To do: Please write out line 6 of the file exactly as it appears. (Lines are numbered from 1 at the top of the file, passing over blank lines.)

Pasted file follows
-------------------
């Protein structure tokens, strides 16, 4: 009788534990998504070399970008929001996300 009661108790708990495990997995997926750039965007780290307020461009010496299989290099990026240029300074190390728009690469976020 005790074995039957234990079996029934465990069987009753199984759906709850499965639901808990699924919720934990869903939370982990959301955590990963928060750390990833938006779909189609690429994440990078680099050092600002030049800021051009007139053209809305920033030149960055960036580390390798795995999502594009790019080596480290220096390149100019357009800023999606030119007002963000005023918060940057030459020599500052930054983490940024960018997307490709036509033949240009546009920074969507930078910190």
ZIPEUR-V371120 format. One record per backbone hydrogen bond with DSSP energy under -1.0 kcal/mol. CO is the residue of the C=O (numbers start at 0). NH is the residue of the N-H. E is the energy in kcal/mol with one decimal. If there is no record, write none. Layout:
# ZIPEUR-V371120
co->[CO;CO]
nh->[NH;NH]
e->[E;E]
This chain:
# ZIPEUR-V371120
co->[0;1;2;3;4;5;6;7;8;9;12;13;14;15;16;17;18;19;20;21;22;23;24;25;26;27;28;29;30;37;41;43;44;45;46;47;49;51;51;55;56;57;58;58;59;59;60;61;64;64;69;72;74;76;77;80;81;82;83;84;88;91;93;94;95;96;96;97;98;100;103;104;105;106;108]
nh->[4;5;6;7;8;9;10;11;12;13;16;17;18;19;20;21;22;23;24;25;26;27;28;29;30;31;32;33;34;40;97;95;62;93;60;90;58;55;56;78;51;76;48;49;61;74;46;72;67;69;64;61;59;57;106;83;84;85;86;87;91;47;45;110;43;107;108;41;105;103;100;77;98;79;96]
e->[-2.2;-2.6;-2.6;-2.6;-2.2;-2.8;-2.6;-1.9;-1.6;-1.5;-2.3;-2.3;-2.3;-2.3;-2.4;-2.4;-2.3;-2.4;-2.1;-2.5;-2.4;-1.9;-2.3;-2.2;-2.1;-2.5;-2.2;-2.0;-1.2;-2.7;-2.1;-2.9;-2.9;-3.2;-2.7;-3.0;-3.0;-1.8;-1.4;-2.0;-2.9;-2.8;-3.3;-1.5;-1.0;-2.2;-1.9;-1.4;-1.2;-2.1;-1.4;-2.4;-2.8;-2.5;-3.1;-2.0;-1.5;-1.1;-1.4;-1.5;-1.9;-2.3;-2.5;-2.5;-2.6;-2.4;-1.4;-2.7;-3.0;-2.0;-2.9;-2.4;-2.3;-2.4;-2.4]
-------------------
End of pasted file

e->[E;E]